Nats Ponder Why They've Been Bitten by Injury Bug
Tuesday, August 26, 2008
Give Manny Acta a mannequin, he has joked -- though more with head shaking than laughing -- and he can identify for each part of the body an injury that has hit his team this season. The Nationals' maladies have covered the entire human form.
Just accounting for injuries below the belt, Alberto González strained his left hamstring, Lastings Milledge strained his right groin and Elijah Dukes tore tendons in his right knee. He recovered from that, and two games later he strained his calf, the same body part that already had sent Aaron Boone and Ronnie Belliard to the disabled list.
And above the belt? The mannequin's arms alone could list much of the roster. Ryan Zimmerman missed eight weeks with a left shoulder injury, Wily Mo Peña lost his season to left rotator cuff surgery and Shawn Hill has lost much of his season to forearm trouble. The hand? That sent then-National Paul Lo Duca to the DL. The thumb? It's kept Cristian Guzmán out of the lineup at times of late. The right shoulder? It cost Chad Cordero his season.
At this point, there's little purpose left in contemplating the net effect of those injuries on Washington's season; any team that sends eight of its nine Opening Day starters to the disabled list, or starts six different players at first base, probably sentences itself to a painful season.
But now, as Washington's fortune with health has stabilized -- it begins today's series against the Los Angeles Dodgers with only seven men on the DL, a list five players shorter than the Mets, four players shorter than the Dodgers -- Washington's team management, as well as its team doctor, has turned to a different question: Why did so many injuries occur this season? Was it all an anomaly, dismissible as bad luck? Or can the team identify a link connecting the injuries, one that might point toward improvements for next season?
"I think bad luck is probably the right word," team physician Ben Shaffer said. "You know, honestly, that's probably what I would attribute it to. The injuries don't have much in common. Ryan Zimmerman, he was sliding. Nick Johnson, it was swinging a bat. Austin Kearns, he had loose bodies in his elbow. None of those are conditioning things. None of those have to do with training.
"If there was something we could identify from a conditioning standpoint, we would address that. But you look at it, there is no overlapping, root cause. I can't think of things in particular I would advocate doing differently."
Many of Washington's injuries have begun with a day-to-day prognosis and only later shown greater severity. When he felt a searing pain in his right shoulder on Opening Day, Cordero was first ruled day-to-day, then sent to the disabled list with tendinitis, and later sent to the DL again with a torn lat. Only in July did the latest in a series of imaging tests reveal a torn labrum, which immediately ended his season.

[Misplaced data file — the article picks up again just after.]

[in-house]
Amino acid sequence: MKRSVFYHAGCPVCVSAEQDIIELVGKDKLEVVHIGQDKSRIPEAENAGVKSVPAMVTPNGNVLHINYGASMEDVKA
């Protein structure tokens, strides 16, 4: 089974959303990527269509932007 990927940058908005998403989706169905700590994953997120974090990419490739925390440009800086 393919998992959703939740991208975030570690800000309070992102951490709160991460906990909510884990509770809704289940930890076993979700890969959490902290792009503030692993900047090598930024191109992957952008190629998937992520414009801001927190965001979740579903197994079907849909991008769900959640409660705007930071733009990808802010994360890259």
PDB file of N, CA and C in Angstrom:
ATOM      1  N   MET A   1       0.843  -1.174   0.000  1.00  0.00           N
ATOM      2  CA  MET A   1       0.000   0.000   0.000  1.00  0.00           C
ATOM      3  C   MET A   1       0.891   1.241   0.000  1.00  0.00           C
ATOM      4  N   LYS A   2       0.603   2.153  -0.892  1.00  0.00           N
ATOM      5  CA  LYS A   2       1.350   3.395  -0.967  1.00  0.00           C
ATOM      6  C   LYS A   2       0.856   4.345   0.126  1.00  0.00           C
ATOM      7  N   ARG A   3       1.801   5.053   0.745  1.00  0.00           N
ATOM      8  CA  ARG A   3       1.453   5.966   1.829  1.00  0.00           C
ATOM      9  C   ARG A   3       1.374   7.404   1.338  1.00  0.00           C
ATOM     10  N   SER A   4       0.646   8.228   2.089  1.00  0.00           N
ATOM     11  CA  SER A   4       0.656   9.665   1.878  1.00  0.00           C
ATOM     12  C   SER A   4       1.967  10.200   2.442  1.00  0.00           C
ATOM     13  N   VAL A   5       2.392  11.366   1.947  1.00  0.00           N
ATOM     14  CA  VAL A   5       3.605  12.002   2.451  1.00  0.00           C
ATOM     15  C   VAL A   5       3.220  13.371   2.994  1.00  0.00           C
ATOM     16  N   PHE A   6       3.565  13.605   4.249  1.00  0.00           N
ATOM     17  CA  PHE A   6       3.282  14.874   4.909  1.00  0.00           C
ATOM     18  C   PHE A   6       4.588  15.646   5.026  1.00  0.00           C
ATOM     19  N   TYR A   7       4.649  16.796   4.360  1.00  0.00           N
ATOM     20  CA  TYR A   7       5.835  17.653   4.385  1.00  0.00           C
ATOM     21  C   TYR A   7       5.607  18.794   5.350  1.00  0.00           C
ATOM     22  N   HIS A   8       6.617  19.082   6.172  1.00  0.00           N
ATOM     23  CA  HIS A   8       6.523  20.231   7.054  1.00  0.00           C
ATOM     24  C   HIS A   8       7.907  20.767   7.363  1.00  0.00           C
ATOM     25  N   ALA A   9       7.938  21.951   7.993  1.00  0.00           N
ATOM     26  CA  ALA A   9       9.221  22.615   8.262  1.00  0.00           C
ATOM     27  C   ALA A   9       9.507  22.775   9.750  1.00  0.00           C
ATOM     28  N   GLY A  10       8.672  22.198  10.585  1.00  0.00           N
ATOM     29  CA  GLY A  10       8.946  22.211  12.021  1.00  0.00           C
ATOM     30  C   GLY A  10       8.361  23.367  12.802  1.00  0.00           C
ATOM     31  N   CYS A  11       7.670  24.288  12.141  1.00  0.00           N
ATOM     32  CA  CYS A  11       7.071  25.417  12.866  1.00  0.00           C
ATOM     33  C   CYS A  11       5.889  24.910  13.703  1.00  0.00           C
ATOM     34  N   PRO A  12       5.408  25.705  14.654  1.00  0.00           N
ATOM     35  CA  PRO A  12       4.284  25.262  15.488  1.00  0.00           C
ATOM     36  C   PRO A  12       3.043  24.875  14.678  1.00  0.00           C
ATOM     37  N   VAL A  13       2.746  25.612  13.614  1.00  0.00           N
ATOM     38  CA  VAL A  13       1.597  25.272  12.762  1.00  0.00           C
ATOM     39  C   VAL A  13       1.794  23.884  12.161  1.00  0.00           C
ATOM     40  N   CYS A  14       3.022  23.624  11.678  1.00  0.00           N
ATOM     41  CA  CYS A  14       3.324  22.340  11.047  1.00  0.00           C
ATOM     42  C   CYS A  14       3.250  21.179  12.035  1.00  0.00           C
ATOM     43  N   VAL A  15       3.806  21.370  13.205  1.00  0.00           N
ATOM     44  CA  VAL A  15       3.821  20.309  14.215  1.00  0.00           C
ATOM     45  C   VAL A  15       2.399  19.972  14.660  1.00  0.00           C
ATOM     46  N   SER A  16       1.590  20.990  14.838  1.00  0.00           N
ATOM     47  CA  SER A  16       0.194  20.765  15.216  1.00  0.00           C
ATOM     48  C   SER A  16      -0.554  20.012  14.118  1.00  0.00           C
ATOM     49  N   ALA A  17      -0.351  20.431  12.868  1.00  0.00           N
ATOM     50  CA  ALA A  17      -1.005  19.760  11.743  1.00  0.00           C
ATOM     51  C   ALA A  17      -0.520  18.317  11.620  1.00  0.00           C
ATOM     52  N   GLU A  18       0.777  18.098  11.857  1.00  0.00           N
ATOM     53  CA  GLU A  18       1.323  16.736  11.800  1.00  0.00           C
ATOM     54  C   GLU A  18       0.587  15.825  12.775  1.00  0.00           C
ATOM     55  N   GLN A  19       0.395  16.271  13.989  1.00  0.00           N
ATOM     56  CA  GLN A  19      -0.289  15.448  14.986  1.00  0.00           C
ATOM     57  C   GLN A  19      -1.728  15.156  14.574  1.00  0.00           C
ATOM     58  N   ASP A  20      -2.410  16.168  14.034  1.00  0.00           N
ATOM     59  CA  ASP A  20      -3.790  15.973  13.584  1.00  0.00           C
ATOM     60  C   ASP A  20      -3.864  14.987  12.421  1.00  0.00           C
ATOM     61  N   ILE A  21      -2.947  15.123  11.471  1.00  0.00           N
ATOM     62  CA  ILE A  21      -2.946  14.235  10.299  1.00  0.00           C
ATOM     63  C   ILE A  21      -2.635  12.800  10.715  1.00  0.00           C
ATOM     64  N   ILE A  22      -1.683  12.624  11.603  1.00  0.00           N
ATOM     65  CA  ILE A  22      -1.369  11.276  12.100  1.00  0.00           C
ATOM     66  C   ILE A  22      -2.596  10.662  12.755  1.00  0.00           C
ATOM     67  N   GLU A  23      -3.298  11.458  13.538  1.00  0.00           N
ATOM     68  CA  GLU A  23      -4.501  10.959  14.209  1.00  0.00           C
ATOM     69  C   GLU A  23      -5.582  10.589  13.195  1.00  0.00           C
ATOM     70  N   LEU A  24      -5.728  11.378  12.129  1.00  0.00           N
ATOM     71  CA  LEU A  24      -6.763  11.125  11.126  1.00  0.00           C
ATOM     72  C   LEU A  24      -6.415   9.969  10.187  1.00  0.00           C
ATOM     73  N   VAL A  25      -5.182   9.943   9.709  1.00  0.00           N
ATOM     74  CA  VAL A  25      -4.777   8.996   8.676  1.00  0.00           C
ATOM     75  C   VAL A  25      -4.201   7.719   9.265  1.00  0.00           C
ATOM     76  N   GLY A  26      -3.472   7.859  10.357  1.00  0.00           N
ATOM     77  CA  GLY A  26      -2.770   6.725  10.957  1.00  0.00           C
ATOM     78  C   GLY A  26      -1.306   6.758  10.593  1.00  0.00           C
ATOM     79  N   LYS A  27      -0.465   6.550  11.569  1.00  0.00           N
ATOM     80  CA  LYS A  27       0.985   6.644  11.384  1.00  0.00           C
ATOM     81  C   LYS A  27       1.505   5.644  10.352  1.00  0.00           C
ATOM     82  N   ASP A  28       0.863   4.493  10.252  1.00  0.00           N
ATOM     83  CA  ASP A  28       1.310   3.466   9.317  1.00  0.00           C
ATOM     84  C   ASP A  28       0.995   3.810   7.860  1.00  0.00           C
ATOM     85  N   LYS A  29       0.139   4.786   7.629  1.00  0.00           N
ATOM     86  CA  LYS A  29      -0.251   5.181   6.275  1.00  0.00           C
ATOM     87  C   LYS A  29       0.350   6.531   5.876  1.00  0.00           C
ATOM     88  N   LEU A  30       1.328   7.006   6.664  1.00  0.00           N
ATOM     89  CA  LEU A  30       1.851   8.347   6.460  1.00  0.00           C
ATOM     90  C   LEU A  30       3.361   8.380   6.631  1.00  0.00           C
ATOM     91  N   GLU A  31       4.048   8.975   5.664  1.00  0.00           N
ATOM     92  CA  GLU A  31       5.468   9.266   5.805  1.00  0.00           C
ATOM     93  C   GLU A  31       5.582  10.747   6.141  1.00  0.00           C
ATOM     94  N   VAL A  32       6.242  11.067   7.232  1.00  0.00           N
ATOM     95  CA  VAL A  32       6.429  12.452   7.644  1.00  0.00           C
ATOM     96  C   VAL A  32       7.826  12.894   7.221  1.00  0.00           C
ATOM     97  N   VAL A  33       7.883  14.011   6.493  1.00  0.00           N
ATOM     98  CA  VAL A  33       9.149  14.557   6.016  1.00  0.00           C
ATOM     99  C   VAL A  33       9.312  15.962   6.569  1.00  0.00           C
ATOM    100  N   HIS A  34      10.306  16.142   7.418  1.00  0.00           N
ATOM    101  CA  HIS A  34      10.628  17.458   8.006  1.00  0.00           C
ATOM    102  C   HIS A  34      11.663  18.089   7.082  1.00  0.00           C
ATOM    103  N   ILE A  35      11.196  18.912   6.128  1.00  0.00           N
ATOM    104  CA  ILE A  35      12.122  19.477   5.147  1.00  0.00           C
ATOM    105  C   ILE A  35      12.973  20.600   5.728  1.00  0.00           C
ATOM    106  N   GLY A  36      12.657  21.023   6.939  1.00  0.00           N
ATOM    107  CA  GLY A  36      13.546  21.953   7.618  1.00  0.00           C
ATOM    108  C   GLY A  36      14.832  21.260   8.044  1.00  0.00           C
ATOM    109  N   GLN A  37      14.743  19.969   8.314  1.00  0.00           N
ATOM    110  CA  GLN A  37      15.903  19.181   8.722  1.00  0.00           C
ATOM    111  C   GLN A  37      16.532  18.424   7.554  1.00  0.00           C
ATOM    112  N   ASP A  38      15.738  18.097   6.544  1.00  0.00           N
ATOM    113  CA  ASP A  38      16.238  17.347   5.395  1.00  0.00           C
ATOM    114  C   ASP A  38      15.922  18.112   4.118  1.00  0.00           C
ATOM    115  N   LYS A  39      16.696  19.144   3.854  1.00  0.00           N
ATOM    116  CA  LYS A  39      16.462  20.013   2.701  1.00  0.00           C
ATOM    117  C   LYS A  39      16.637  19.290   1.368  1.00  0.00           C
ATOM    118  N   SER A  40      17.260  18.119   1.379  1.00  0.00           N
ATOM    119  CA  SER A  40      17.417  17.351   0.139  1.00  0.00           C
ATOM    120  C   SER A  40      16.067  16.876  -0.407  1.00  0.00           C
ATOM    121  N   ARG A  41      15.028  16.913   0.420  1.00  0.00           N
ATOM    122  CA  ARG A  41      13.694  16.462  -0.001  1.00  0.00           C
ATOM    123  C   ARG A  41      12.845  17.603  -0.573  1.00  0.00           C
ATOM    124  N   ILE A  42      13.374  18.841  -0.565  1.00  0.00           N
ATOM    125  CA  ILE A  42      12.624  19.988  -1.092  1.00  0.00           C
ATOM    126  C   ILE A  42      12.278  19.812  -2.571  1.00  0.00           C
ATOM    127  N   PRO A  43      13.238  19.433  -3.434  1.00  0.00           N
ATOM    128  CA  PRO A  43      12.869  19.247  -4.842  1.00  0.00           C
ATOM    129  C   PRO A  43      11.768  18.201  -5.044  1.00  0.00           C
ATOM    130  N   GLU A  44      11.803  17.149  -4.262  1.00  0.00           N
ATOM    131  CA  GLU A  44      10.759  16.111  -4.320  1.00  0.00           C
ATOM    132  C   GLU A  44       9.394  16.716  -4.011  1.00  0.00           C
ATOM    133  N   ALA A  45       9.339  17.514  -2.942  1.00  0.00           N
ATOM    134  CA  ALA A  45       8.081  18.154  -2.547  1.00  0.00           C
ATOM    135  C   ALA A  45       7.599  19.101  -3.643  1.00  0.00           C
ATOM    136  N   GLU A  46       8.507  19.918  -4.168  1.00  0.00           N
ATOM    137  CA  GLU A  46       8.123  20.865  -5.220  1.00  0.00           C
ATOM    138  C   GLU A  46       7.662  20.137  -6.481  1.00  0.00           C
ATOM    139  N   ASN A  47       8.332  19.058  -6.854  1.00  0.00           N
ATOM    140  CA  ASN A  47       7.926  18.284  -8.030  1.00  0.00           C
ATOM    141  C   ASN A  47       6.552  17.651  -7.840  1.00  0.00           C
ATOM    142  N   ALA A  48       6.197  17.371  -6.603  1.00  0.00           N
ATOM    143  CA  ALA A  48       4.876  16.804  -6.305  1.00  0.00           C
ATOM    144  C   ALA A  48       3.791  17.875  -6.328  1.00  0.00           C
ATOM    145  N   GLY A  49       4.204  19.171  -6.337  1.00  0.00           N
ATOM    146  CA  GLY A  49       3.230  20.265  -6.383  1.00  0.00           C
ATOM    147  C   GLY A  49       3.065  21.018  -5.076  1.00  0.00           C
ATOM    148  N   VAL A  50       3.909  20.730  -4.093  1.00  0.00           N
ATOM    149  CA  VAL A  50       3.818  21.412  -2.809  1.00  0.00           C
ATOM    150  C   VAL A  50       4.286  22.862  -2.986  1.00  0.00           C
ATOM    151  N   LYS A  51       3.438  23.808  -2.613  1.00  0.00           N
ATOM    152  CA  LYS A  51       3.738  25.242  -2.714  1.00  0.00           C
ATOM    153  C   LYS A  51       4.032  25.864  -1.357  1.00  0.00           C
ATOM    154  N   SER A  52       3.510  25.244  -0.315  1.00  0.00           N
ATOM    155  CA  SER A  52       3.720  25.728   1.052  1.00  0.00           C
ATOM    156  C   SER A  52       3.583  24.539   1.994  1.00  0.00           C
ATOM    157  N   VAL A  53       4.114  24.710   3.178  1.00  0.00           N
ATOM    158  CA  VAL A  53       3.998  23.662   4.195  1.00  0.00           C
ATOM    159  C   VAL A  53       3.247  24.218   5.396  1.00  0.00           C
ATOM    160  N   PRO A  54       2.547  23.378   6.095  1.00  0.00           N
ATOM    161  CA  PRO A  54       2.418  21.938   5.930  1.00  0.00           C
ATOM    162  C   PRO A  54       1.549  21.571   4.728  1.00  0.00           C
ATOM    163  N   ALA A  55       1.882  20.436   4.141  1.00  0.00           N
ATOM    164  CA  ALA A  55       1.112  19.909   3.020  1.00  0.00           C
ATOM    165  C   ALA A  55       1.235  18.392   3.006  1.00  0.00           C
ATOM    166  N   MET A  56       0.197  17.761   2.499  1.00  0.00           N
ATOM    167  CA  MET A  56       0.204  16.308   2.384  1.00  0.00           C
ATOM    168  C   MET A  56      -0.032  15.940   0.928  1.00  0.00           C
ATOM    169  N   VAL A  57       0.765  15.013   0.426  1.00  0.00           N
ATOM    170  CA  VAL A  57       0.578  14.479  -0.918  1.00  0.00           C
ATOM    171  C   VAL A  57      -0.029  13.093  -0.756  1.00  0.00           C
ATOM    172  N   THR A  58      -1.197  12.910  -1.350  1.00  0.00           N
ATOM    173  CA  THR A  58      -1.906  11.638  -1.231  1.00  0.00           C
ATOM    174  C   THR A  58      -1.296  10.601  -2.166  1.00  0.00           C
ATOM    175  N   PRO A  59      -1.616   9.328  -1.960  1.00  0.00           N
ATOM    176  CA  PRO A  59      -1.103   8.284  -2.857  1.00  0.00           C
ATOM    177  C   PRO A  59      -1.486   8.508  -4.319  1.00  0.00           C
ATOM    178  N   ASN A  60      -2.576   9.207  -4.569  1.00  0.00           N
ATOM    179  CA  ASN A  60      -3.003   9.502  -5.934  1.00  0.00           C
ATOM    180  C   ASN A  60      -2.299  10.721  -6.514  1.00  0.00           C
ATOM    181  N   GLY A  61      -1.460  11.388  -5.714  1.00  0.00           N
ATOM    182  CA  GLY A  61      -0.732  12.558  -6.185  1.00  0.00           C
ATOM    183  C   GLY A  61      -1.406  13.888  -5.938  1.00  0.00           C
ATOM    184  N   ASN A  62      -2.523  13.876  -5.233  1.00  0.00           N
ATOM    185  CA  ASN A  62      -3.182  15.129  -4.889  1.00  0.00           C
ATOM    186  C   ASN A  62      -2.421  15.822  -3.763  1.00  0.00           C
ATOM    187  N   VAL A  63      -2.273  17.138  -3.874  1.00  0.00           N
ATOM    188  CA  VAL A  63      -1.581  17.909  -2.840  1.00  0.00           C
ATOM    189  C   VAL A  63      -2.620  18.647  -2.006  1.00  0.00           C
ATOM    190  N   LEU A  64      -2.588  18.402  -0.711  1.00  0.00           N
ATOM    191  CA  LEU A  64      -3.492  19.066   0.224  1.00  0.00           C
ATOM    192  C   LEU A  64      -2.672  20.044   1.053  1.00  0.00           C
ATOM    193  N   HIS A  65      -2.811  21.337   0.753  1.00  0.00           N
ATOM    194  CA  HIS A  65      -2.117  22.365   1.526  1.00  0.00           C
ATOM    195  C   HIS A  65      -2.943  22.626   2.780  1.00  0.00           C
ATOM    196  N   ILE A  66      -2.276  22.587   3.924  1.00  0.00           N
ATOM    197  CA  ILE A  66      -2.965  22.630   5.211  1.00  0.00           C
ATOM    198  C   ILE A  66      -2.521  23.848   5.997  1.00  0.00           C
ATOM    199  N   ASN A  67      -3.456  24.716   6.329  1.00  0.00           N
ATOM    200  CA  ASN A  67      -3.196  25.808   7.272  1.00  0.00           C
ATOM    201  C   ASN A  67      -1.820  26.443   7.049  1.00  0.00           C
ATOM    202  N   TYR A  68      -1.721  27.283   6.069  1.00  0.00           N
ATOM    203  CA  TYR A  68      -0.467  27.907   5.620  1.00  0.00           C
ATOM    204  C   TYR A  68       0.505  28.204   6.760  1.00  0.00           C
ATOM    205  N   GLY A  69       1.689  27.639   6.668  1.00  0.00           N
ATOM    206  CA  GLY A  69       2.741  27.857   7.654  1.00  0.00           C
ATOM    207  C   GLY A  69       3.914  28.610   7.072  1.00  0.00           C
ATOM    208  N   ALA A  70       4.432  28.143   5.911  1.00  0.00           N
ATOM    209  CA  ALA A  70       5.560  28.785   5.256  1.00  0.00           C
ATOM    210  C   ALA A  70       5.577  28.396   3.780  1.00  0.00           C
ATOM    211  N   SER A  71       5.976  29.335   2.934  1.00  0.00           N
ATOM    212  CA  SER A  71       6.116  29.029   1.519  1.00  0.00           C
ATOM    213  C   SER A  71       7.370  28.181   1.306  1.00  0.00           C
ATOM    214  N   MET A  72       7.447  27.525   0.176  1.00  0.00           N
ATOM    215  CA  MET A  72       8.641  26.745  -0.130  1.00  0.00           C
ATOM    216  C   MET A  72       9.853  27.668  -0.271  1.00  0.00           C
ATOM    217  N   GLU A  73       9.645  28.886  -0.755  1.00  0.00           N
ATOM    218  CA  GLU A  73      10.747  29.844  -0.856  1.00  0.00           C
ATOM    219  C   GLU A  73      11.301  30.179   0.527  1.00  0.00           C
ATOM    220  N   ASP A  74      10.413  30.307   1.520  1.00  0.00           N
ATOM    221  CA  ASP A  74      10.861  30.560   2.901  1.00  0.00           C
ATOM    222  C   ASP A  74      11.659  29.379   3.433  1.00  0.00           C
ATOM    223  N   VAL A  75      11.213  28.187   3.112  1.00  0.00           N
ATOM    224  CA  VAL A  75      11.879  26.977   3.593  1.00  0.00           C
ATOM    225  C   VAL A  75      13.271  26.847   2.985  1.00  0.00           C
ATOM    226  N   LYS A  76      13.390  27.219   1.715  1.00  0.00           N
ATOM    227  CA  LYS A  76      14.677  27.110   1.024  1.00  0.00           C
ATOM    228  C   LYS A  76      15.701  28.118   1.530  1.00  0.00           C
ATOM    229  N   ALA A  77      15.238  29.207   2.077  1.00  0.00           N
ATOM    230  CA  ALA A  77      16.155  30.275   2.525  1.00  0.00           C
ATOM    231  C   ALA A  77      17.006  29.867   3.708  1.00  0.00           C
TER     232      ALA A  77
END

According to team trainer Lee Kuntz, injuries manifest themselves in unpredictable ways. Zimmerman first tweaked his shoulder on May 18 against Baltimore. He tried playing for the next week and spent a week after that hoping day-to-day rest would cure him. Only on June 3 did he head to the DL.
"[The training staff] knew right away that I was hurt," Zimmerman said. "But everybody hurts in baseball. Nobody feels good. So step one is you determining whether you're healthy -- whether it doesn't hurt enough to say anything. Everybody appreciates someone who goes out and plays if you're injured, but can you be the same player, or are you hurting the team?"
Playing hurt has at times hindered Washington. Kearns tried to play through the beginning part of the season with elbow pain, and it weakened his swing. Peña tried to survive much of the season with shoulder pain, and it rendered him ineffective.
"I've got to rely on what they're telling me," Kuntz said. "I can't get in their heads. Because different guys -- one guy may tell you 'I'm fine,' and then another might tell you that, 'Hey, I'm dead.' You know, you've got to know the player and see it for what it's worth. You've got to observe him, too, when he's on the field. A lot of it is observation."
Those involved with Washington's operations have no complaints about the team's medical facilities or resources. The Nationals have two team trainers, the standard number (though some teams have three). By moving into a new ballpark, the Nationals' ability to combat injuries has actually benefited. Nationals Park has an underwater treadmill, hot and cold therapy pools, a rehab room, a weight room, an area for a massage therapist, and an X-ray facility.
The underwater treadmill, Kuntz quipped, is almost worn out from overuse.
"We have been bitten hard," Kuntz said. "But I think it may have affected us more just because of who it bit. It's the front-line guys here who have gotten hurt. That's all.
"As far as changes for next year, I'd always like to add staff, yeah, because like you say, it would become a little more efficient. But as far as determining injuries, no, it's cyclical. This runs throughout the league. You just, you've got to play the hand you're dealt. And that's all."